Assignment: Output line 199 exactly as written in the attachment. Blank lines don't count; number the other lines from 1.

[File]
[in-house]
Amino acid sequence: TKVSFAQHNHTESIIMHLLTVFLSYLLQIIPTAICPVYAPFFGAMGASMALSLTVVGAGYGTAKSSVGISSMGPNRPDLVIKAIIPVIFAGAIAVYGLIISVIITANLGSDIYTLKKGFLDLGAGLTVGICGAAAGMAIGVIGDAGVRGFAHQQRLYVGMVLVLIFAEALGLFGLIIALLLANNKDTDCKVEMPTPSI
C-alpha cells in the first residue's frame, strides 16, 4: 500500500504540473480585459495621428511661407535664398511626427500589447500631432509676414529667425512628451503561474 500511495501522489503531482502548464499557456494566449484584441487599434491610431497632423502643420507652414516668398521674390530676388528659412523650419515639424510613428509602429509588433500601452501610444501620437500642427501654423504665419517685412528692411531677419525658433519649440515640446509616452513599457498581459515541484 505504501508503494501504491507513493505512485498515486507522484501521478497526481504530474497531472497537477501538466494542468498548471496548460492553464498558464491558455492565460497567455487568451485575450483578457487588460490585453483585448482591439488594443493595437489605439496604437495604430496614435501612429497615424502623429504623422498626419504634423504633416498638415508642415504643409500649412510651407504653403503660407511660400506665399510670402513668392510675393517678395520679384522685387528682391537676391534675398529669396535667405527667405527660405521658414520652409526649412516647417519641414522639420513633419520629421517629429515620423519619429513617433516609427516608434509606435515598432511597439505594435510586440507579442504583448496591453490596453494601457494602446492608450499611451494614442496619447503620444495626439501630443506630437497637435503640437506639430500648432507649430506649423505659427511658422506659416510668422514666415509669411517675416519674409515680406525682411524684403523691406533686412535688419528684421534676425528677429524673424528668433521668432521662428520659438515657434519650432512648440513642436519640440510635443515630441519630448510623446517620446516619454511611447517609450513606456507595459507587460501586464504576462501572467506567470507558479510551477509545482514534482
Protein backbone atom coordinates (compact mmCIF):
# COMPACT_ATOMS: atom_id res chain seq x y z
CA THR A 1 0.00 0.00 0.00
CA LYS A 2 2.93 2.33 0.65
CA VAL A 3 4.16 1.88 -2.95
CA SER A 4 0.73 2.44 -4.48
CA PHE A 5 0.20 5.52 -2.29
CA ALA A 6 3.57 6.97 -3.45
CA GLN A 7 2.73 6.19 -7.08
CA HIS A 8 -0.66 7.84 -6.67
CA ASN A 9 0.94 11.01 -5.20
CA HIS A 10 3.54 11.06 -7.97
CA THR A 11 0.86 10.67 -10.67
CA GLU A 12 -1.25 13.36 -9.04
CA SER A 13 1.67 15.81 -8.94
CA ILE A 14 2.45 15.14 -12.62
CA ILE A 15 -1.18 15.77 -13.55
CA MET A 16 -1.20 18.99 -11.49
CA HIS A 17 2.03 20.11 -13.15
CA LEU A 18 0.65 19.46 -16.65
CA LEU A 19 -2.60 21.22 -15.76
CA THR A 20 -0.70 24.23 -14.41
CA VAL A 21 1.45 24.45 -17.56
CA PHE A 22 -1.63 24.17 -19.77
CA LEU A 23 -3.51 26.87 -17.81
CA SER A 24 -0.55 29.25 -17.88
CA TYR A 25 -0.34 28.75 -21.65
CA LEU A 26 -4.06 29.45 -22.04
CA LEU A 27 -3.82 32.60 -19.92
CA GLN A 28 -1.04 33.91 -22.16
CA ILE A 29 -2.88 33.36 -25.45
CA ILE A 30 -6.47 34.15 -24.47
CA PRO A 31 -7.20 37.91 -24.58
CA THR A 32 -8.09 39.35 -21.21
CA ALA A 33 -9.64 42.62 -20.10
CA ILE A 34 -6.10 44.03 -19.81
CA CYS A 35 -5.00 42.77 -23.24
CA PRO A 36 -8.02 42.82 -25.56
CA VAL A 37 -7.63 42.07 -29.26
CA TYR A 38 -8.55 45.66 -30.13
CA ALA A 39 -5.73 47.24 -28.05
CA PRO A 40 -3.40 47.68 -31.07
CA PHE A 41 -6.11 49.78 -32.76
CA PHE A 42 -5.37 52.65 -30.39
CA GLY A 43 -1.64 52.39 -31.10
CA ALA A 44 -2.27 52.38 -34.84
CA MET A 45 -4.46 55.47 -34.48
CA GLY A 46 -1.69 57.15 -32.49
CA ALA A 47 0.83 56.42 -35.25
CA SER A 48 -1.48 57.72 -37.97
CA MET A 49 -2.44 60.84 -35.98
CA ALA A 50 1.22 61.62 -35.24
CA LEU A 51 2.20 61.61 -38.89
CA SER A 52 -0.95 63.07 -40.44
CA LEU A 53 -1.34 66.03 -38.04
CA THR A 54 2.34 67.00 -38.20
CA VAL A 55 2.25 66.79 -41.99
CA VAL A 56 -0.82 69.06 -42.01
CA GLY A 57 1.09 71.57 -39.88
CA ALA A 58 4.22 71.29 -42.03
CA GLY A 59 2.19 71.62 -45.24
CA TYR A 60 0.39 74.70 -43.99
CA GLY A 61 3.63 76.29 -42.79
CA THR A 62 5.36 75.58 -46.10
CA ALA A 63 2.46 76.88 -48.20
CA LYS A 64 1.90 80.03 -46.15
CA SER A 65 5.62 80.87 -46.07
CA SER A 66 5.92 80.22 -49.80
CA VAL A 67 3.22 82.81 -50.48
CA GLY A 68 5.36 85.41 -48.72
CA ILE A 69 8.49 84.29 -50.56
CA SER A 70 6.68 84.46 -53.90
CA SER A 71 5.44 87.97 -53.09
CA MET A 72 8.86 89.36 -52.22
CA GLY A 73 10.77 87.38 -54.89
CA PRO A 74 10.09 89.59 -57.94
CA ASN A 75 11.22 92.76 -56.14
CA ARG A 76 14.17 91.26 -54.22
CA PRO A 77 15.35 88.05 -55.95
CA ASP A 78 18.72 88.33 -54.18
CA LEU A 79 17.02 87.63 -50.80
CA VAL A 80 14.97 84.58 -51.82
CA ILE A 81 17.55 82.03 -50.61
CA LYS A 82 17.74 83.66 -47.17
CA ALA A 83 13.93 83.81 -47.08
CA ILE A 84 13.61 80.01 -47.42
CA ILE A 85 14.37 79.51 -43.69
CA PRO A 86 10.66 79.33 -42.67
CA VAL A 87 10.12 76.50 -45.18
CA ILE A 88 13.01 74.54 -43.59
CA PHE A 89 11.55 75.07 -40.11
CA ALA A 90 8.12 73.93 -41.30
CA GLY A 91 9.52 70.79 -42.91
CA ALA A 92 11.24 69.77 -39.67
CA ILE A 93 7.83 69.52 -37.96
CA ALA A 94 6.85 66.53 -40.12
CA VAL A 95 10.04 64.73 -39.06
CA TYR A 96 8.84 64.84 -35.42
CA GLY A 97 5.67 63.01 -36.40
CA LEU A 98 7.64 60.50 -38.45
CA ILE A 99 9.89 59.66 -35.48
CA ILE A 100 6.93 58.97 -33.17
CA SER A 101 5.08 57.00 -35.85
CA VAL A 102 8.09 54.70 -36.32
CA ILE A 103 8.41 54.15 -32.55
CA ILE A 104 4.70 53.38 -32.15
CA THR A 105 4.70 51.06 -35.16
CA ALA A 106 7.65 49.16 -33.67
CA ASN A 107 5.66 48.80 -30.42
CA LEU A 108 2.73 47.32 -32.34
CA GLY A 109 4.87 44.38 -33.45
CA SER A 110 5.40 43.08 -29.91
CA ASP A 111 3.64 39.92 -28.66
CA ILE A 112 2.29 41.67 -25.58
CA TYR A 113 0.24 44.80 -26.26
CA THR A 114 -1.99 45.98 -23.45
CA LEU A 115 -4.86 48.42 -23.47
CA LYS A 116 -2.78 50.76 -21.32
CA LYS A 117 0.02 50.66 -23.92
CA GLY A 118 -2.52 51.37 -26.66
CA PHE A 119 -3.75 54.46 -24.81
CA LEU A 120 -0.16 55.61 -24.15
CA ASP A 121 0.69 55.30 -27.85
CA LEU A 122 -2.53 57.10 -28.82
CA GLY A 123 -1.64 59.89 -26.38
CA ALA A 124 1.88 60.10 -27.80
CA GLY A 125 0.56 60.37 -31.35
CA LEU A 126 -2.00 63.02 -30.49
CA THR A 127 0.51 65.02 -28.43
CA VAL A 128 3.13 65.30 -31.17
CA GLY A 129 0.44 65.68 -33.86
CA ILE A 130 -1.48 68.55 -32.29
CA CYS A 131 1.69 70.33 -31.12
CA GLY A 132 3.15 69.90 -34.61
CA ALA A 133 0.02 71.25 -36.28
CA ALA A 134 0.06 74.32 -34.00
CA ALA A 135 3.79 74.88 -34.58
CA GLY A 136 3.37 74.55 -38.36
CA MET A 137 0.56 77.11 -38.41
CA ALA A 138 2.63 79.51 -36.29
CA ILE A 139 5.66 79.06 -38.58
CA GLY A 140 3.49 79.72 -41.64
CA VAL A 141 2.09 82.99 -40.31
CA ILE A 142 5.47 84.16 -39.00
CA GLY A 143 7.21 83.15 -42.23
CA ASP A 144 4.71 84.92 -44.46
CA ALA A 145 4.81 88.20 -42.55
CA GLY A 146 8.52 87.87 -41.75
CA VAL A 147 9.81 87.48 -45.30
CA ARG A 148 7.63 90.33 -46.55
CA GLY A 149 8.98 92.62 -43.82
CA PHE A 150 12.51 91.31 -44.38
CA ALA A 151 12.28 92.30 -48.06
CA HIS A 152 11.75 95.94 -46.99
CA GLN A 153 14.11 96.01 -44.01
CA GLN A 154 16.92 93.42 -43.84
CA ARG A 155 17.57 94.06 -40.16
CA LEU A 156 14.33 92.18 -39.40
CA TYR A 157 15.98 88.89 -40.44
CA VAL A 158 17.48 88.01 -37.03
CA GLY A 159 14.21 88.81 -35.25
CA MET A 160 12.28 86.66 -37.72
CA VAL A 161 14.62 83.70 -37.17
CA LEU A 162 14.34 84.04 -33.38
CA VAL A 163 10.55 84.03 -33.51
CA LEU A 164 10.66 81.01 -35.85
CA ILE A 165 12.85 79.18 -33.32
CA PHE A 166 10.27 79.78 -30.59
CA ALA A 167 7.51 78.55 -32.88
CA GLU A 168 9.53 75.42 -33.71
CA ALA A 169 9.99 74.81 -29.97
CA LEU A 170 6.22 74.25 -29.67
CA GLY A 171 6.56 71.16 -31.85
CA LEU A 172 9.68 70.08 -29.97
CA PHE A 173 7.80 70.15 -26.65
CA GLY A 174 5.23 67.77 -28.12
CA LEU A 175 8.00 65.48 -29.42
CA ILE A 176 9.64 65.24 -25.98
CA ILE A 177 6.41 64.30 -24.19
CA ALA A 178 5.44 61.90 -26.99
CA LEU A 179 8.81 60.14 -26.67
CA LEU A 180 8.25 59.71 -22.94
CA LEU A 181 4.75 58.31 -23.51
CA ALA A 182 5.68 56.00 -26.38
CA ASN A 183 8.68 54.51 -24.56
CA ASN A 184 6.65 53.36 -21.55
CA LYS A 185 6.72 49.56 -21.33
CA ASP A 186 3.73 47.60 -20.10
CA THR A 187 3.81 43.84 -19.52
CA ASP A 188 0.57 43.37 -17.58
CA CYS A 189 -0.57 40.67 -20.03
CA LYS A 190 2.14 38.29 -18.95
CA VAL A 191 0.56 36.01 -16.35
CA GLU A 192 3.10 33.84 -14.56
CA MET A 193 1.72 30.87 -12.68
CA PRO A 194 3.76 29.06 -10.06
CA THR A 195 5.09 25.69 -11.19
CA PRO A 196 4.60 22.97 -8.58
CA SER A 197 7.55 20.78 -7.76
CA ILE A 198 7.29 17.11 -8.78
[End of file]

CA PRO A 194 3.76 29.06 -10.06